The RE100, a global coalition of businesses committed to 100% renewable electricity, has updated its technical criteria, raising its standards for renewable energy sources, redefining European market boundaries, and setting a limit on the commissioning date of green power plants.
The amended criteria, published on 24 October, recognise five renewable electricity sources. Wind, solar, and geothermal energy are always considered renewable. Meanwhile, the RE100 endorses electricity generated from biomass and hydropower only if it is “also sustainable” and “recommends that this sustainability is proven through third-party certification.”
This adjustment comes parallel to a new draft of the GHG Protocol Land Use Guidance – currently under revision – and an updated version of the EU Renewable Energy Directive (REDIII), both of which tighten renewability requirements on bioenergy.
The RE100 has also modified its European market boundaries. According to the new rulebook, a country is in the “single market for renewable electricity in Europe” so long as is simultaneously part of the European Union’s single market, the Association of Issuing Bodies (AIB), and “has a grid connection to a country meeting the first two rules.”
The change leaves Poland and the UK, which have national EACs systems, out of the single market boundary. Albania, Bosnia, and Macedonia are also excluded despite having interconnected grids, as are Bulgaria and Romania, not members of AIB. Small nation-states, such as Monaco and the Vatican, are exempt from the rule.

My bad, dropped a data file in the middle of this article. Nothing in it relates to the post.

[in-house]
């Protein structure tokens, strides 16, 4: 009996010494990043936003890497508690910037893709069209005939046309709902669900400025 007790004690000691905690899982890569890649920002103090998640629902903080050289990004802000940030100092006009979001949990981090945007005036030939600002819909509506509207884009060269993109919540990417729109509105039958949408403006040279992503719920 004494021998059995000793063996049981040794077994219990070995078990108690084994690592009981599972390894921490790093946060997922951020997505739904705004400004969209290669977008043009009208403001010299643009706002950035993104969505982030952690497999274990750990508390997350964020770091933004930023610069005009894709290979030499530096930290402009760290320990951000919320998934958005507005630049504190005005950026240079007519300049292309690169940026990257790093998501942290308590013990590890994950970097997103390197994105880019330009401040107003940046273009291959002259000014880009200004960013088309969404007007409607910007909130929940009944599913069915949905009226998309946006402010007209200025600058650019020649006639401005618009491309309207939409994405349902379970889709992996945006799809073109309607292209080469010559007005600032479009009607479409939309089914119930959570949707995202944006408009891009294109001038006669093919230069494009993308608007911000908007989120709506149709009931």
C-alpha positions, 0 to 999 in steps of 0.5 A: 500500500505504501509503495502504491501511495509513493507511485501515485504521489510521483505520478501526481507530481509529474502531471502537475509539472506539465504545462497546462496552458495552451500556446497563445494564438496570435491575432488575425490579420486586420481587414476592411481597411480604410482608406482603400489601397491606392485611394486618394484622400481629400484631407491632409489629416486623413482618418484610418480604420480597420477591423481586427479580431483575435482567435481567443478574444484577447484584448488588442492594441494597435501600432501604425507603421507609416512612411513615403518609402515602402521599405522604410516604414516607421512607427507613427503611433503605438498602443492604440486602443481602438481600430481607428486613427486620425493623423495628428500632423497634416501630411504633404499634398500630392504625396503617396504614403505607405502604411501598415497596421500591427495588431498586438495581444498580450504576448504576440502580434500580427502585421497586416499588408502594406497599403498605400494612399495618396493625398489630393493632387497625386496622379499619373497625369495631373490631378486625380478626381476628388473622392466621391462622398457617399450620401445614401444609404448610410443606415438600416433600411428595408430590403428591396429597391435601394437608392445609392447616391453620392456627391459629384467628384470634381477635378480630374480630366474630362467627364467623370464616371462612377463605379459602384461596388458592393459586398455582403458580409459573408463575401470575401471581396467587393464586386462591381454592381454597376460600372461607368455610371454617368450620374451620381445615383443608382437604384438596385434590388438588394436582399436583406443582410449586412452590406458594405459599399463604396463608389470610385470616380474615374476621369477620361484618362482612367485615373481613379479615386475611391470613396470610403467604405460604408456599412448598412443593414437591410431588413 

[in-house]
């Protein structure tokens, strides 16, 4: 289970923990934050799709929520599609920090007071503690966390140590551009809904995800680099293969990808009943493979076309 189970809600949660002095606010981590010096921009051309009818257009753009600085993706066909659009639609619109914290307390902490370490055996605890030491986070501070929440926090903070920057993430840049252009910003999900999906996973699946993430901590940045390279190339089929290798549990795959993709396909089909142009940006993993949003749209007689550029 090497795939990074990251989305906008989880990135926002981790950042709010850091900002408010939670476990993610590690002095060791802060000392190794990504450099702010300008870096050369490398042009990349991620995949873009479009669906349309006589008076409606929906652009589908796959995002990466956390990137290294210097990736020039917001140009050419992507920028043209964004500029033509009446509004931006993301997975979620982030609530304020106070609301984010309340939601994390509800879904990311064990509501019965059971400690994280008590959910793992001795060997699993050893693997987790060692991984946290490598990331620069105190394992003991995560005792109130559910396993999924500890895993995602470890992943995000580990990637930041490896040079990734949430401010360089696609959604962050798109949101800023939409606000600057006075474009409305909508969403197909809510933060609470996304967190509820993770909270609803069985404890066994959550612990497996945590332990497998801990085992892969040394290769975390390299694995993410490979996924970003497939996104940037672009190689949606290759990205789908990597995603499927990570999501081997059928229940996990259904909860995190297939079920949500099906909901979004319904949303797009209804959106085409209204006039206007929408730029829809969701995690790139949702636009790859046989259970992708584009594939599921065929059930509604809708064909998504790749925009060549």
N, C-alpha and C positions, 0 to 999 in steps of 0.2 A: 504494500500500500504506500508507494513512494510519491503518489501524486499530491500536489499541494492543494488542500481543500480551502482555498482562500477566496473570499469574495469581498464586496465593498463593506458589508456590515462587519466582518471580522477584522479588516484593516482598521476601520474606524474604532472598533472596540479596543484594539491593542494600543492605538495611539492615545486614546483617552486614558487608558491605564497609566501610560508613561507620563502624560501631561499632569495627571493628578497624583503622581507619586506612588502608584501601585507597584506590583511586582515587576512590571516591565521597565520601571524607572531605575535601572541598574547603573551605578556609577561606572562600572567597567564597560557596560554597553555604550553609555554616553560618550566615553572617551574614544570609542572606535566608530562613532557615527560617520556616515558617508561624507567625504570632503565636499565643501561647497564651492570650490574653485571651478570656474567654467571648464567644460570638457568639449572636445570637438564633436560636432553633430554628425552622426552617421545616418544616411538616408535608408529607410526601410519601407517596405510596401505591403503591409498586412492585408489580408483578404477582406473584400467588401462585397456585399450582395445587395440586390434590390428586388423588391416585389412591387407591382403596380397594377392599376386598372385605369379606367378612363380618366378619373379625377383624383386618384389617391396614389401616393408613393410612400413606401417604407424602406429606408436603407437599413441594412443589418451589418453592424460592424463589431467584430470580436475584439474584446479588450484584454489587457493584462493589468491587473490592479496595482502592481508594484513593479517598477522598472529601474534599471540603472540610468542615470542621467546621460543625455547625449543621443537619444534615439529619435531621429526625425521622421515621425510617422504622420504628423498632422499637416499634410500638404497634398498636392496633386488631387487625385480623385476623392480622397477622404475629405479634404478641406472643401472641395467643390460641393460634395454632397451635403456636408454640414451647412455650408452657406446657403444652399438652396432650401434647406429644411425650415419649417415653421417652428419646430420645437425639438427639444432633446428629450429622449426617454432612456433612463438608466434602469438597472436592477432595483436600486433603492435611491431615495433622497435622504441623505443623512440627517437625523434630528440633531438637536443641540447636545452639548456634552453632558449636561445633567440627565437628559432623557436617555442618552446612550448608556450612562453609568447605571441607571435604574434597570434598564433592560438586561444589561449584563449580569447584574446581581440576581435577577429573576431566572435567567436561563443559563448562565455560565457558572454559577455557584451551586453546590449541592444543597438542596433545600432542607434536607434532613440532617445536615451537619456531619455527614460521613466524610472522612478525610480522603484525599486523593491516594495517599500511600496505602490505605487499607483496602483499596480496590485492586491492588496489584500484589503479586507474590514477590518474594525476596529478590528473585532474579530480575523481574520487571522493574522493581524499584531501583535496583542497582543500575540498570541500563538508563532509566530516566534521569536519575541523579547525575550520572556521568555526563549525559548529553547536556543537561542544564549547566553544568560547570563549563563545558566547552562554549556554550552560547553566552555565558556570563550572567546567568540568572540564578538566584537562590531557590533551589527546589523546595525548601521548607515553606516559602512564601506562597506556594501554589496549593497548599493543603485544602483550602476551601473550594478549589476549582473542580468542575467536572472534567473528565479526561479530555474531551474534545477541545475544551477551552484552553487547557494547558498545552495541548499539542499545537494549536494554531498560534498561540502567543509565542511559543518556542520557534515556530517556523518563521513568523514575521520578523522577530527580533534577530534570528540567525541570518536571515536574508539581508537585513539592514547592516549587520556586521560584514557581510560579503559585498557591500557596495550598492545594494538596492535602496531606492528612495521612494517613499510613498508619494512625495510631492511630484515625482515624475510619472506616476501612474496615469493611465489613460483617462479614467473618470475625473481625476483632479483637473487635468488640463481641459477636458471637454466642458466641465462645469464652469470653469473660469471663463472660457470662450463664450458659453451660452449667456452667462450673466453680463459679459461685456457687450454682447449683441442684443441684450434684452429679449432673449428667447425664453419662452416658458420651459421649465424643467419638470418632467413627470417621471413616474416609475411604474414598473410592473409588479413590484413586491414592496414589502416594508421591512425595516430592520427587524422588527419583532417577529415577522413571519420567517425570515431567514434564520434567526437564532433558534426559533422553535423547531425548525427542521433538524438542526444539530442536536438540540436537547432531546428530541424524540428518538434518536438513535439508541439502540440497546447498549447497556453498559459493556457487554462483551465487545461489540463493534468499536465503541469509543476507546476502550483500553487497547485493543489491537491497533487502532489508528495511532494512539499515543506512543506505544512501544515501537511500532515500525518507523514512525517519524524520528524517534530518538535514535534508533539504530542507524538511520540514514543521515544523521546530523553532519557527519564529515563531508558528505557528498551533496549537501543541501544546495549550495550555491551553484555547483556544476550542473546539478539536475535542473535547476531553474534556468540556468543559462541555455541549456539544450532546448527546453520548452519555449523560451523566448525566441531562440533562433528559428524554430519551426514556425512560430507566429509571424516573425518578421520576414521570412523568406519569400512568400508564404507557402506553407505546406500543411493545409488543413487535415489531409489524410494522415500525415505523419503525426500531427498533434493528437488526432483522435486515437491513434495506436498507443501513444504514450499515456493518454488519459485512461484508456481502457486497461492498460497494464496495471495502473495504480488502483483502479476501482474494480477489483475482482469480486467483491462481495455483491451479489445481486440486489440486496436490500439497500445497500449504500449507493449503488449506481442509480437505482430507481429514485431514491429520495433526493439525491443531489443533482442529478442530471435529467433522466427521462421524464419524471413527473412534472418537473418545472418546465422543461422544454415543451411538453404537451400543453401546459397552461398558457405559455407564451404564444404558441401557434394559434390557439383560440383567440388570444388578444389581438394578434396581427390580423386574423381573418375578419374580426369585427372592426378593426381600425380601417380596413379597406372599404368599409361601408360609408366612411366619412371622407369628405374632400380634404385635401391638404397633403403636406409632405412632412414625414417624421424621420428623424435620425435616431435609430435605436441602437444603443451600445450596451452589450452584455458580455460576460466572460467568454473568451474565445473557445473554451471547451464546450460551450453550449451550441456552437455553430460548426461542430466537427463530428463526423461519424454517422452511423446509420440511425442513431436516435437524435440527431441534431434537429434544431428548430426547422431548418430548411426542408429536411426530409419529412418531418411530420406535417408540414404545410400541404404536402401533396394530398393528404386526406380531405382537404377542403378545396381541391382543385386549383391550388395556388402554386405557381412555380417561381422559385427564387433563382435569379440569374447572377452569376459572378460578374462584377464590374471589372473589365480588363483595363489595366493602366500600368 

RE100’s market boundary is stricter than the one defined by EU legislation. For the business coalition, a claim to the usage of renewable electricity stands only if the generation of said electricity occurs in the same market that the claim is made. Companies operating in excluded countries will see their options for procuring renewables and follow the voluntary criteria reduced.
The RE100 technical criteria further demand companies purchase renewable electricity from power plants under 15 years old. The “commissioning or re-powering date limit,” RE100 argues, will “increase members’ demand for new renewable electricity capacity” and raise support for new renewable projects, which are “central to the energy transition.”
The directive considers an exemption for up to 15% of a company’s total electricity consumption. It also dictates technology-dependent rules for the re-commissioning of power plants. Simultaneously, a proposed stipulation that would have allowed cross-border Power Purchasing Agreements was scrapped from the final criteria.
The RE100 technical criteria guide corporate use of market-based instruments –including Energy Attribute Certificates (EACs)– to procure documented renewable electricity and stands as the leading framework applicable worldwide. The criteria are revised every two years to reflect current challenges and market dynamics. The latest changes will enter into force on 1 January 2024.